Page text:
The Chief: The Life of William Randolph Hearst by David NasawDavid Nasaws magnificent, definitive biography of William Randolph Hearst is based on newly released private and business papers and interviews. For the first time, documentation of Hearsts interactions with Hitler, Mussolini, Churchill, and every American president from Grover Cleveland to Franklin Roosevelt, as well as with movie giants Louis B. Mayer, Jack Warner, and Irving Thalberg, completes the picture of this colossal American. Hearst, known to his staff as the Chief, was a man of prodigious appetites. By the 1930s, he controlled the largest publishing empire in the country, including twenty-eight newspapers, the Cosmopolitan Picture Studio, radio stations, and thirteen magazines. As the first practitioner of what is now known as synergy, Hearst used his media stronghold to achieve political power unprecedented in the industry. Americans followed his metamorphosis from populist to fierce opponent of Roosevelt and the New Deal, from citizen to congressman, and we are still fascinated today by the man characterized in the film classic CITIZEN KANE. In Nasaws portrait, questions about Hearsts relationships are addressed, including those about his mistress in his Harvard days, who lived with him for ten years; his legal wife, Millicent, a former showgirl and the mother of his five sons; and Marion Davies, his companion until death. Recently discovered correspondence with the architect of Hearsts world-famous estate, San Simeon, is augmented by taped interviews with the people who worked there and witnessed Hearsts extravagant entertaining, shedding light on the private life of a very public man.
Citizen Hearst TRAILER 1 (2013) - Documentary Movie HD
William Randolph Hearst
Publishing magnate William Randolph Hearst built his media empire after inheriting the San Francisco Examiner from his father. House of Representatives but failing in his bids to become U. He lost much of his holdings during the Great Depression and fell out of touch with his blue-collar audience, but still headed the largest news conglomerate in America at the time of his death. George Hearst, a mining millionaire and U. He then challenged Pulitzer by buying the New York Journal.
William Randolph Hearst Sr. His flamboyant methods of yellow journalism influenced the nation's popular media by emphasizing sensationalism and human interest stories. Hearst entered the publishing business in with Mitchell Trubitt after being given control of The San Francisco Examiner by his wealthy father. Hearst sold papers by printing giant headlines over lurid stories featuring crime, corruption, sex, and innuendo. Acquiring more newspapers, Hearst created a chain that numbered nearly 30 papers in major American cities at its peak. He later expanded to magazines, creating the largest newspaper and magazine business in the world. Hearst controlled the editorial positions and coverage of political news in all his papers and magazines, and thereby often published his personal views.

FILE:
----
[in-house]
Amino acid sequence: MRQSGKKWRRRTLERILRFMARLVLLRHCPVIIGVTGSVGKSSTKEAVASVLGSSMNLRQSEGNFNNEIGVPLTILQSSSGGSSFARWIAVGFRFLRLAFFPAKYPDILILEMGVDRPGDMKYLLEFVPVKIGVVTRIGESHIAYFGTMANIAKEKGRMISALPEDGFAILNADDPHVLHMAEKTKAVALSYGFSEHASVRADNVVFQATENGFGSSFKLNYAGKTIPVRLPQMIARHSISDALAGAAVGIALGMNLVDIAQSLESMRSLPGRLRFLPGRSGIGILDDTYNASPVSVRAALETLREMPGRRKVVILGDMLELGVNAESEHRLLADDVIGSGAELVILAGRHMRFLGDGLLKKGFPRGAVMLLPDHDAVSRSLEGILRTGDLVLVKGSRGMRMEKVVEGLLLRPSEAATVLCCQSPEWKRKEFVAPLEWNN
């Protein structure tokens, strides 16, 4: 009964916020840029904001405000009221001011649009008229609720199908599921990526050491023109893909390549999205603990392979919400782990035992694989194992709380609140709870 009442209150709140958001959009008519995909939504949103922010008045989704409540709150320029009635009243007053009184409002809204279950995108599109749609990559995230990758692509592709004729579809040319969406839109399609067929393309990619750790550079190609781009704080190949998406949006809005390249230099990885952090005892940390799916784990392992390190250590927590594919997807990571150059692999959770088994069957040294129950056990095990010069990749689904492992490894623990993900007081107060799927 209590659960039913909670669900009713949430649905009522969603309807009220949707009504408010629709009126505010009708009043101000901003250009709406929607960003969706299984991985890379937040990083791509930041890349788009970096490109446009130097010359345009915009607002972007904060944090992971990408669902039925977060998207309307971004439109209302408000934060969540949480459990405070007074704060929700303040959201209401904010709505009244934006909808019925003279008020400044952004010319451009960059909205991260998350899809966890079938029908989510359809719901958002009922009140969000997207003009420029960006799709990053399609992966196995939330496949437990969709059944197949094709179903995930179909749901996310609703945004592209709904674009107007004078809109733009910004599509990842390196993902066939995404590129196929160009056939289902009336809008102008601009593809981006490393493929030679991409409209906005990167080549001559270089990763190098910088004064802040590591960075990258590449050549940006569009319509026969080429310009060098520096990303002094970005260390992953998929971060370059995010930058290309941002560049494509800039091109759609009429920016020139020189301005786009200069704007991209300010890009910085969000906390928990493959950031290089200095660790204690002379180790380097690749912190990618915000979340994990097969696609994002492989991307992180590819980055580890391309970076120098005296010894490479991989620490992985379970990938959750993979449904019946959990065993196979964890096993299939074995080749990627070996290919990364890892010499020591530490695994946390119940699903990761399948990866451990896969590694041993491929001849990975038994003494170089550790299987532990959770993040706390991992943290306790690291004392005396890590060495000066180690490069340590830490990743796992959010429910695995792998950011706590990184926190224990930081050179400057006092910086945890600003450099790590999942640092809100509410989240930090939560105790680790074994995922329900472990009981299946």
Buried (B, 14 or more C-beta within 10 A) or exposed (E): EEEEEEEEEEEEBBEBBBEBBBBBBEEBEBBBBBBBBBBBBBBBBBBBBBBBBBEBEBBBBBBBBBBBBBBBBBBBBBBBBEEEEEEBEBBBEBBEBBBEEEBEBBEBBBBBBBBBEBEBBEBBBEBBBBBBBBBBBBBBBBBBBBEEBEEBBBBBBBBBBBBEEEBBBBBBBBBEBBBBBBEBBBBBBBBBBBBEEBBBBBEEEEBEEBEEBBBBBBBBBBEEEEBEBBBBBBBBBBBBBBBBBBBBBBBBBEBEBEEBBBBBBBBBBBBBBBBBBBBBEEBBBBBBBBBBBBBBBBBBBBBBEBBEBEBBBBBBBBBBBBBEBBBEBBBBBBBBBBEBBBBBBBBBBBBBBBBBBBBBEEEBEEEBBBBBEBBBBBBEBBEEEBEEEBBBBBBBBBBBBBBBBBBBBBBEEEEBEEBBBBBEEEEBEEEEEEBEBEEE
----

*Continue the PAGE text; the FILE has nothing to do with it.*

Founder of one of the most extensive newspaper empires in history, William Randolph Hearst was a dominant and controversial figure in American journalism and politics for many years. His father, George Hearst , was a self-taught geologist who made a fortune in mining before becoming involved in politics later in life. Hearst's mother, Phoebe Apperson Hearst, became a philanthropist and was a regent of the University of California. Since his father was often away on mining trips, Hearst was raised mostly by his mother, and led a sheltered and privileged life as a child. His mother took him to Europe when he was 10 years old for tutelage in art and antiquities; in she sent him to St. Paul 's preparatory school in New Hampshire , which Hearst left abruptly two years later.
Publishing magnate William Randolph Hearst () built his media empire after inheriting the San Francisco Examiner from his father. He challenged New York World publisher Joseph Pulitzer by buying the rival New York Journal, earning attention for his “yellow journalism.”.
letter to my granddaughter on her 18th birthday
William Randolph Hearst, the man who conceived Hearst Castle, was a media genius whose influence extended to publishing, politics, Hollywood, the art world and everyday American life., Hearst was the only son of George Hearst, a gold-mine owner and U.
For almost half a century William Randolph Hearst was the American publisher, editor, and proprietor business owner of the most extensive journalistic empire ever assembled by one man. His personality and use of wealth permanently left a mark on American media. He received the best education that his multimillionaire father and his sophisticated schoolteacher mother more than twenty years her husband's junior could buy—private tutors, private schools, grand tours of Europe, and Harvard College. Hearst's father had been a keen geologist student of the earth's history as recorded in rocks and lucky gold miner during the Gold Rush. As William Randolph Hearst. Courtesy of the Library of Congress.
Born in San Francisco, California, on April 29, , William Randolph Hearst used his wealth and privilege to build a massive media empire. A founder of "yellow journalism," he was praised for his success and vilified by his enemies. At one point, he considered running for the U. The Great Depression took a toll on Hearst's company and his influence gradually waned, though his company survived. Hearst died in Beverly Hills, California, in William Randolph Hearst dominated journalism for nearly a half century.